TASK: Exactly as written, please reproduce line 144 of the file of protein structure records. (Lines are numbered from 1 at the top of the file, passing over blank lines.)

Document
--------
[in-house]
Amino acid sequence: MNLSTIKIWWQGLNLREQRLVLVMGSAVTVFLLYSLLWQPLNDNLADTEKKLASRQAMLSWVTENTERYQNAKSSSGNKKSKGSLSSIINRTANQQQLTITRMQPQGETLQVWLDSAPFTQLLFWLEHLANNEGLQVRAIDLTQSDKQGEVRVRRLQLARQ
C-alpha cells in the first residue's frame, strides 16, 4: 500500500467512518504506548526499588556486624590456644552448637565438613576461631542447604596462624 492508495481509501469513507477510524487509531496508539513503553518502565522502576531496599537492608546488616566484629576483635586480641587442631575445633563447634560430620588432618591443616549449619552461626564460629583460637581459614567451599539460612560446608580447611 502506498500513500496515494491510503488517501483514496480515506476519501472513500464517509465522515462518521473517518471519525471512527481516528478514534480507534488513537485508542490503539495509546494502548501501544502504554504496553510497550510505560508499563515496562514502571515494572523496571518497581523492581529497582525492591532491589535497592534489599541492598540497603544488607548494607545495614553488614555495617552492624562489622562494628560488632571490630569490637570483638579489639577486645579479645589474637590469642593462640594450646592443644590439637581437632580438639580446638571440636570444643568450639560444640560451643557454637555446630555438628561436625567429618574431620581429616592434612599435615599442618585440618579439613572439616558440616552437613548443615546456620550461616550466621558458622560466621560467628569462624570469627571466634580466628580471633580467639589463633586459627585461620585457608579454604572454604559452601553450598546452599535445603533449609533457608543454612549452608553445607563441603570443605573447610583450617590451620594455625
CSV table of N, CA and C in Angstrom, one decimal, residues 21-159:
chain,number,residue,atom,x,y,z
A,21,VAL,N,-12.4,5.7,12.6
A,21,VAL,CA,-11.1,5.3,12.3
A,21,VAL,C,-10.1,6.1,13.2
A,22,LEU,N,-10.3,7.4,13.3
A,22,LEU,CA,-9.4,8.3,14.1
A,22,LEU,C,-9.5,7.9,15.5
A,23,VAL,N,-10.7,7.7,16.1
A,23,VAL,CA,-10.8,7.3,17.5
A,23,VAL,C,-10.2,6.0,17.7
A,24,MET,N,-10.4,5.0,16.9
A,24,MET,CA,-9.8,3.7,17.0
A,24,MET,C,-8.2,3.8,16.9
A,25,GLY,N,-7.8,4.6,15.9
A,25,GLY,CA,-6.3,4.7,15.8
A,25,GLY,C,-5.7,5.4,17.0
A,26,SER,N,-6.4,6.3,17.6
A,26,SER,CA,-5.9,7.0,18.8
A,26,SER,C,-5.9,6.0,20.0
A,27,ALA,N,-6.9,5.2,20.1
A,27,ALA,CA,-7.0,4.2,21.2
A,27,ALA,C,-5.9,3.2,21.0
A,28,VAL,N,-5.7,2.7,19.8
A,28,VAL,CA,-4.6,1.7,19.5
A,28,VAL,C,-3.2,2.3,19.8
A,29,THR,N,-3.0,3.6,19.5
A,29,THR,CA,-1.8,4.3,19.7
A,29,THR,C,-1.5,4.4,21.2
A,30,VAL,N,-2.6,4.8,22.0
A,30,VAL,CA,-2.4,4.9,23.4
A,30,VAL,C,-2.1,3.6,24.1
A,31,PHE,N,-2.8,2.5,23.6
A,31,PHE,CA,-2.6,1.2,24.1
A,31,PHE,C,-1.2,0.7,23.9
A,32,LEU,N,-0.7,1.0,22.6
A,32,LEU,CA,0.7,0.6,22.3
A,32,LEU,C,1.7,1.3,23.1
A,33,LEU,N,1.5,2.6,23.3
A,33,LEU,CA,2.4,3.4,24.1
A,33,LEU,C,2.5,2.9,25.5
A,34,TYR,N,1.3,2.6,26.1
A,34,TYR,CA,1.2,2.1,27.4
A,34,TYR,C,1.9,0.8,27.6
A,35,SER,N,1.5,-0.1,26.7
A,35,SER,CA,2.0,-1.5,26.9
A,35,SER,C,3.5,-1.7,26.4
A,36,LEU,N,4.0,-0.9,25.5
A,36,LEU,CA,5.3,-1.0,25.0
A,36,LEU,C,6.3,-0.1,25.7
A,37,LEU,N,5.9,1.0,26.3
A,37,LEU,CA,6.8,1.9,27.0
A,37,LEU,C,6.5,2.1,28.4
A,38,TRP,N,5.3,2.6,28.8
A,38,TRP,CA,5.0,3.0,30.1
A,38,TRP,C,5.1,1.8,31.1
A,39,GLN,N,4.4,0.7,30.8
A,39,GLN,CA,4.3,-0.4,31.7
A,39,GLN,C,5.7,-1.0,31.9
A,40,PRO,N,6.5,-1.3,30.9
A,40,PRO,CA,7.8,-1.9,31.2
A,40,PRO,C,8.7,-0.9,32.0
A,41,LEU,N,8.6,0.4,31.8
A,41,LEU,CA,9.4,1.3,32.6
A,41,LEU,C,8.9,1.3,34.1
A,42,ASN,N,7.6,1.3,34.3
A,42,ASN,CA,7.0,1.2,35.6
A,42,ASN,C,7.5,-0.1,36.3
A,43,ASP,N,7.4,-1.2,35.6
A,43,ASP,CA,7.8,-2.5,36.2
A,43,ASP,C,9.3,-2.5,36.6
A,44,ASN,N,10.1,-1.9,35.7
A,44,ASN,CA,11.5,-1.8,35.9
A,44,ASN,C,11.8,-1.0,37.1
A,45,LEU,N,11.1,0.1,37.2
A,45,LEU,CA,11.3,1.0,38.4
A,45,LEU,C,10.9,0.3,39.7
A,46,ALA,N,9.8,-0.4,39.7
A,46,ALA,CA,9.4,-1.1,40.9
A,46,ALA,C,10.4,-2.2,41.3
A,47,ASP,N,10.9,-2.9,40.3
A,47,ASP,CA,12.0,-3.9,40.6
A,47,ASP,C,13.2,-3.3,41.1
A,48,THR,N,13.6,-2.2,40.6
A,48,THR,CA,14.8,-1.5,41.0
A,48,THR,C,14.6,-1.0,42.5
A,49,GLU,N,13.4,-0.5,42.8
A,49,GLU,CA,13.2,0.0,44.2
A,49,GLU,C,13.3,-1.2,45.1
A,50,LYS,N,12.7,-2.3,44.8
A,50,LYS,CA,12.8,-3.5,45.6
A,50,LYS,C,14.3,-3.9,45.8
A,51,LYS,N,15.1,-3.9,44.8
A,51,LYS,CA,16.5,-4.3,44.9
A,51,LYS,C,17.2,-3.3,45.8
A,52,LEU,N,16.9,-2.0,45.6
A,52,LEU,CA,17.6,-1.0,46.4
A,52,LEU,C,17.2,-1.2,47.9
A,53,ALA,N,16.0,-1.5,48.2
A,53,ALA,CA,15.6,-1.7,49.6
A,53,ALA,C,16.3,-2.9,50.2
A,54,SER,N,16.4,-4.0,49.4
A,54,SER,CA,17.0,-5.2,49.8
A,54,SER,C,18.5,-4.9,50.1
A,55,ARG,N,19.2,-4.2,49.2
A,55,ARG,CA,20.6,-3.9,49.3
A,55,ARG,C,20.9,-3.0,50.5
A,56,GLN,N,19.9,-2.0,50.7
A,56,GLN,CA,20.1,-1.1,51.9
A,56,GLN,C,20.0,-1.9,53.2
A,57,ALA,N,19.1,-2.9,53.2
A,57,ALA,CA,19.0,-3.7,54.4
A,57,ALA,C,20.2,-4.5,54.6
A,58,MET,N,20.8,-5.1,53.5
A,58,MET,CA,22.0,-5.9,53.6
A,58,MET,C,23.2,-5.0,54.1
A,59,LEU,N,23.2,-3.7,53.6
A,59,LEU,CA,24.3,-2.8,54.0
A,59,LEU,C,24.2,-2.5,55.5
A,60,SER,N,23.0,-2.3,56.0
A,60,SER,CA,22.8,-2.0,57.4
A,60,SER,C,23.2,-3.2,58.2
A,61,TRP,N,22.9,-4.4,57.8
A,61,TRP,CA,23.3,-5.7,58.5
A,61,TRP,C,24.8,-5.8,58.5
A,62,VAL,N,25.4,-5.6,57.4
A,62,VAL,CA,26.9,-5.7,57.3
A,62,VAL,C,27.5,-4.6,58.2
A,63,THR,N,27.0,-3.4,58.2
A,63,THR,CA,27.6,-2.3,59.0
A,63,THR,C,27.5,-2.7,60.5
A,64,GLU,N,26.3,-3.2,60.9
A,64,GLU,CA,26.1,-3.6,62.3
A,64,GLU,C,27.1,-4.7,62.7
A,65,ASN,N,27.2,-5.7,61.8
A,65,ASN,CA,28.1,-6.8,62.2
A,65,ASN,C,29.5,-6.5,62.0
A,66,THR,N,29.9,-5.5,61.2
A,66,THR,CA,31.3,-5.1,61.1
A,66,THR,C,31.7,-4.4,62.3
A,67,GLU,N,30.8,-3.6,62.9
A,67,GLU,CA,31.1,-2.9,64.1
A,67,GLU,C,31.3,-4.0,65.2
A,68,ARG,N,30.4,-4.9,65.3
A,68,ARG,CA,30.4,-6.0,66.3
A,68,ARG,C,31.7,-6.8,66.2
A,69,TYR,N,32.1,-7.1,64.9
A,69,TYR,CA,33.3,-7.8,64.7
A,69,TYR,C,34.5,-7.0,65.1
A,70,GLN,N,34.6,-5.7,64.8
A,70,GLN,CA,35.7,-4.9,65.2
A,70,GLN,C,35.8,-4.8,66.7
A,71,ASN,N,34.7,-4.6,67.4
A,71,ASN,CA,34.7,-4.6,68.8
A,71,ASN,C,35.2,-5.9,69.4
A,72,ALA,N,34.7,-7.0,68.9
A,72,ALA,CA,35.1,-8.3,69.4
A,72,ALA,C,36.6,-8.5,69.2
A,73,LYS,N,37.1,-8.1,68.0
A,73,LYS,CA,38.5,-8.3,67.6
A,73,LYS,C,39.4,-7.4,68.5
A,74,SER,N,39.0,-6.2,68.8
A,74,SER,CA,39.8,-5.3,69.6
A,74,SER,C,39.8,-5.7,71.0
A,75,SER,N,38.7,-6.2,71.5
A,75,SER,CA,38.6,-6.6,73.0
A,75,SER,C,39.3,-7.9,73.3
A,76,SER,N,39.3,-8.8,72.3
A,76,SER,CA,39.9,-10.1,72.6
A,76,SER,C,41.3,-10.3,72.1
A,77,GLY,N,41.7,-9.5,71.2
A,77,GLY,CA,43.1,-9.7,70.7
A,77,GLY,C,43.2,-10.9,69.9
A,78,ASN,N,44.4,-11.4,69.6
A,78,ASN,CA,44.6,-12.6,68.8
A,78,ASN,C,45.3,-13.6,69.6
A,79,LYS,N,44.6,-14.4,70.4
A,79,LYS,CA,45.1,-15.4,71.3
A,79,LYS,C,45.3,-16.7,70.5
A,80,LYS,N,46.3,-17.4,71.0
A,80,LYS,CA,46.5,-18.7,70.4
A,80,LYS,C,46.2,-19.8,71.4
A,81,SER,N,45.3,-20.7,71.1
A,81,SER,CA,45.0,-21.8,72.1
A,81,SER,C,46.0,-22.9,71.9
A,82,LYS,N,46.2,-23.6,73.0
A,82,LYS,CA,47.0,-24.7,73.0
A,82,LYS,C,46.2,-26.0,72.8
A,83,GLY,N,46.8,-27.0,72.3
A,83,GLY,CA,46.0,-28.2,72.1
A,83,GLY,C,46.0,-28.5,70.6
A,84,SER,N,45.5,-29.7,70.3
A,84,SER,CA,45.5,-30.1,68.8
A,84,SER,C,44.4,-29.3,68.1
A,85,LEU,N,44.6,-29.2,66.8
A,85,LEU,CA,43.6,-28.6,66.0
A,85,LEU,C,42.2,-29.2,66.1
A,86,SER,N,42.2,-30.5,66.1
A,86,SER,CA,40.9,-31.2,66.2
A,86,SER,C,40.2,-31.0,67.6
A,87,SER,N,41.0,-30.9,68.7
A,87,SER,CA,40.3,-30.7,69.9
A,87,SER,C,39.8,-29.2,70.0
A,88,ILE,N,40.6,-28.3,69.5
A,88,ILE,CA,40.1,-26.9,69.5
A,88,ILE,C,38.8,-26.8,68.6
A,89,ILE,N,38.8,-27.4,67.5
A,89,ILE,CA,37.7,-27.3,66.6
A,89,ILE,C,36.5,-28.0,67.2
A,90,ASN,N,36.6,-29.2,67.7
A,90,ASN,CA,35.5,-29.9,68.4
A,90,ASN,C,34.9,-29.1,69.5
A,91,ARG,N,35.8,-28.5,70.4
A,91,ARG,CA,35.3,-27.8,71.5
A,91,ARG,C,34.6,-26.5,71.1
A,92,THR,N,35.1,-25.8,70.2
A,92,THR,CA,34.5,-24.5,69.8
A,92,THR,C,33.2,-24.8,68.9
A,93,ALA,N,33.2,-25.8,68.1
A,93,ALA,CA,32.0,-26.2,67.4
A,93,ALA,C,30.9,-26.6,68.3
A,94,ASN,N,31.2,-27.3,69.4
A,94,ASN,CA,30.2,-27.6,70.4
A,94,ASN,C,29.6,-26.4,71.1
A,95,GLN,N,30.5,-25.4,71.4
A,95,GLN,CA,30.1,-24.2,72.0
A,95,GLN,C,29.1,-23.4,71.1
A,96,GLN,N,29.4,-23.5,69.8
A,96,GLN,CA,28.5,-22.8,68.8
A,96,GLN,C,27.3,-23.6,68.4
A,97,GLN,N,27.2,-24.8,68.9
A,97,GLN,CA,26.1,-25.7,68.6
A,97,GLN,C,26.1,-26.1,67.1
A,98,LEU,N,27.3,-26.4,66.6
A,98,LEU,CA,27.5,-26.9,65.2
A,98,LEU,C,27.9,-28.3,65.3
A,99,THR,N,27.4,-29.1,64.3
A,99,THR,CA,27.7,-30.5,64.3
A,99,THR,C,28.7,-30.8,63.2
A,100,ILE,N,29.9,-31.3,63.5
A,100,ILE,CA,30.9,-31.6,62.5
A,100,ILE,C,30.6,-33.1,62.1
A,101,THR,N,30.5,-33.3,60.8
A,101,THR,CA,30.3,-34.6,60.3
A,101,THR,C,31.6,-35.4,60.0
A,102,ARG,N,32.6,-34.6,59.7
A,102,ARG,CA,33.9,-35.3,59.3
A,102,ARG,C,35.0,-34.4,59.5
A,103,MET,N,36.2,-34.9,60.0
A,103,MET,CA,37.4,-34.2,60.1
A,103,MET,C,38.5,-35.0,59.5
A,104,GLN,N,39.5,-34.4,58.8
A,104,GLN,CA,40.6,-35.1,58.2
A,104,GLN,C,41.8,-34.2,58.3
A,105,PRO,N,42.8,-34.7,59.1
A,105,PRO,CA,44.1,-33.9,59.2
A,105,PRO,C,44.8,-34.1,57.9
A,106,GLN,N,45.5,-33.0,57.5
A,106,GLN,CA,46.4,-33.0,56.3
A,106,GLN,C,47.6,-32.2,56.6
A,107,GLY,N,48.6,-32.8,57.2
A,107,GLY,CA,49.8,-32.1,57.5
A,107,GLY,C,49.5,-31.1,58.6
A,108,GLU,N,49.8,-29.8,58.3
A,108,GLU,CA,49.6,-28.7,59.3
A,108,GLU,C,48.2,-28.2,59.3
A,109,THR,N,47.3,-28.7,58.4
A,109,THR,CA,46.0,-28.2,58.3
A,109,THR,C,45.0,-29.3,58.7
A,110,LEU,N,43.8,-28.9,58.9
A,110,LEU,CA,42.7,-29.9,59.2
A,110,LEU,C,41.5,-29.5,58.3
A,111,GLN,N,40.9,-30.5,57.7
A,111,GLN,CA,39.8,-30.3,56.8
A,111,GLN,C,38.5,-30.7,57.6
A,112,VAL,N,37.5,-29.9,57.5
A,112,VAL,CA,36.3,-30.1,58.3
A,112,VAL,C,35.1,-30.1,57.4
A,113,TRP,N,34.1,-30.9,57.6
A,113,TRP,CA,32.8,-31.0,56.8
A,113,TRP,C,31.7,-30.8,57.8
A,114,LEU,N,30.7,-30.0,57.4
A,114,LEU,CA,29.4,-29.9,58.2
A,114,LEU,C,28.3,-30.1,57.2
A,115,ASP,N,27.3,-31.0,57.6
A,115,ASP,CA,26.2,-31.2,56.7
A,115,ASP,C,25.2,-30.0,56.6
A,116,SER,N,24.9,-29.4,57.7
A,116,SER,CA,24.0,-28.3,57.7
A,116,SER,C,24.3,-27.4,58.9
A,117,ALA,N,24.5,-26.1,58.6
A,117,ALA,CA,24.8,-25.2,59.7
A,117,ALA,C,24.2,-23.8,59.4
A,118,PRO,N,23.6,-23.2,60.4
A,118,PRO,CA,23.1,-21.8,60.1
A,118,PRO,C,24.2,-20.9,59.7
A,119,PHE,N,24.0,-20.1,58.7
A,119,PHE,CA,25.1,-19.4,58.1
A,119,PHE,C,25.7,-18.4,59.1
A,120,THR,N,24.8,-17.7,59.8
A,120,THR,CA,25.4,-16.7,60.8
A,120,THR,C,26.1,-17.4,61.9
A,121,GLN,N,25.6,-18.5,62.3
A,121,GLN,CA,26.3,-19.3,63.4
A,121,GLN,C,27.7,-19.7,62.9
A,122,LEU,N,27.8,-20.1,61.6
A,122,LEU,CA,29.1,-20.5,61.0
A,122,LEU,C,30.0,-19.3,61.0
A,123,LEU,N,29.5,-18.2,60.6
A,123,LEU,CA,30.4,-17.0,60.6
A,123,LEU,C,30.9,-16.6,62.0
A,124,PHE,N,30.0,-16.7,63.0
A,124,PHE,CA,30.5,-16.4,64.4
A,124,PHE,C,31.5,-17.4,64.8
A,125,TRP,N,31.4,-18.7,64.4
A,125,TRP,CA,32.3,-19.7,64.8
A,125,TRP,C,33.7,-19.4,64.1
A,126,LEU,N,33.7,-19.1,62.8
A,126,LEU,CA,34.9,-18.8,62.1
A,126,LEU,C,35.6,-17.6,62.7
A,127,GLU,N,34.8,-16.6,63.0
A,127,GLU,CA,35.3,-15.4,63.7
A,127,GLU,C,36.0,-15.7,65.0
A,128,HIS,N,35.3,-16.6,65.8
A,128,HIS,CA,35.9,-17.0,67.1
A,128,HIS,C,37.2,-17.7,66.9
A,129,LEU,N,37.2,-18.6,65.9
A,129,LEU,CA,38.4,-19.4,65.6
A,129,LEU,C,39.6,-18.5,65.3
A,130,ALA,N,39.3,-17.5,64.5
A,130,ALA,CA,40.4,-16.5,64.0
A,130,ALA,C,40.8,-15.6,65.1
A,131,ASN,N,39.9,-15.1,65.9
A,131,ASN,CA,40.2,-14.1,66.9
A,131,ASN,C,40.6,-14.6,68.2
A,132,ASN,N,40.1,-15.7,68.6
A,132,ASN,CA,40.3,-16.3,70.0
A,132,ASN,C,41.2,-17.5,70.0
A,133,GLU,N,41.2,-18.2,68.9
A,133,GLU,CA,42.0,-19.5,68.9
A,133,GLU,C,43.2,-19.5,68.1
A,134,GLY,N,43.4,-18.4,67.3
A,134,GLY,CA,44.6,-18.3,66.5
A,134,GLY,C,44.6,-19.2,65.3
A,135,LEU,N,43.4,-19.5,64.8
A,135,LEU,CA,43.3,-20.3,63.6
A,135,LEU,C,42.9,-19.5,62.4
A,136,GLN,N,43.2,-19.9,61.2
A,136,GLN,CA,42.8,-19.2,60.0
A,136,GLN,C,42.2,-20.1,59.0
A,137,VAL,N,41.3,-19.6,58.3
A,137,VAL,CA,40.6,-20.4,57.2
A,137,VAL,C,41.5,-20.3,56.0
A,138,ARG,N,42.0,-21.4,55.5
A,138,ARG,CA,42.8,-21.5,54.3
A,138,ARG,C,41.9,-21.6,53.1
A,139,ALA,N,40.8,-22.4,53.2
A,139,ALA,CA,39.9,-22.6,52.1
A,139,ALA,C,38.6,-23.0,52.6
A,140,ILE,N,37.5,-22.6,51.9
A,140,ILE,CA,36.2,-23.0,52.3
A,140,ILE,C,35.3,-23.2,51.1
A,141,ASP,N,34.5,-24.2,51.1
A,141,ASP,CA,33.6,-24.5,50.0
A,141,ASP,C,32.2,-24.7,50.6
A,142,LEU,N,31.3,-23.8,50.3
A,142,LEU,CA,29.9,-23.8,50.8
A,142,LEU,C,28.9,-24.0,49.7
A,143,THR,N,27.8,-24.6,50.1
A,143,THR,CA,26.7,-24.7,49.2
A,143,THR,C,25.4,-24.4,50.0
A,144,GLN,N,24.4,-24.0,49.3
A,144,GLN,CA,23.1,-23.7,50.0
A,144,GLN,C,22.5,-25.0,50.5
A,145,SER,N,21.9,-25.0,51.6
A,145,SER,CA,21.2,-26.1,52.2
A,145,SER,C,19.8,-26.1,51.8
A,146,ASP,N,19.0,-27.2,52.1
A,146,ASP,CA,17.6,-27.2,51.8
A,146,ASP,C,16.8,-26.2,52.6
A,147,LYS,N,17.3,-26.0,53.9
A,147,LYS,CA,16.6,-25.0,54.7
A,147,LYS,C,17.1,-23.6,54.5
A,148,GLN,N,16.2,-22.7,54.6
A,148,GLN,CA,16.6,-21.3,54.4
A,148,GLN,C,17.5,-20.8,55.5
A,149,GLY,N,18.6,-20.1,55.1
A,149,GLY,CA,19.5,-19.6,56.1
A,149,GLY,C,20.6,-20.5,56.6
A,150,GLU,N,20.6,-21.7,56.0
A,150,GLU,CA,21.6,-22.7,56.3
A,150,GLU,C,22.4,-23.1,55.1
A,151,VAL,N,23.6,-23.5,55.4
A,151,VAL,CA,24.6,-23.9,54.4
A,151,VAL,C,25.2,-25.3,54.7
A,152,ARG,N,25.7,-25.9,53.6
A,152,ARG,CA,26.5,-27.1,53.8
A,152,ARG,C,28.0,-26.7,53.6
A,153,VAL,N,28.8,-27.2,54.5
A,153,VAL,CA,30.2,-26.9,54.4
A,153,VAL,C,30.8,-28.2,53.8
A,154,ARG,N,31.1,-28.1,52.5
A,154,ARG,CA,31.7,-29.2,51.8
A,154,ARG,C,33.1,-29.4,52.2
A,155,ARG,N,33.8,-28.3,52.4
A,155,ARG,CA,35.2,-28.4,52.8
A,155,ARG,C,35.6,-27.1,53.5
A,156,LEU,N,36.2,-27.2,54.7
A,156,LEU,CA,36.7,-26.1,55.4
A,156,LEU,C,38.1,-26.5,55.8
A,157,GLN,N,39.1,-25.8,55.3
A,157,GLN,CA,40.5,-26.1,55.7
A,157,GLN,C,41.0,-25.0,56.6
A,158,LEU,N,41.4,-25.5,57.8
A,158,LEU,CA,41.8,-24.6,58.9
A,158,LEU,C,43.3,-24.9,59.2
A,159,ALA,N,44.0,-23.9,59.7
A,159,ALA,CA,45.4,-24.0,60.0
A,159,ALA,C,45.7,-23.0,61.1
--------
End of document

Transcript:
A,67,GLU,N,30.8,-3.6,62.9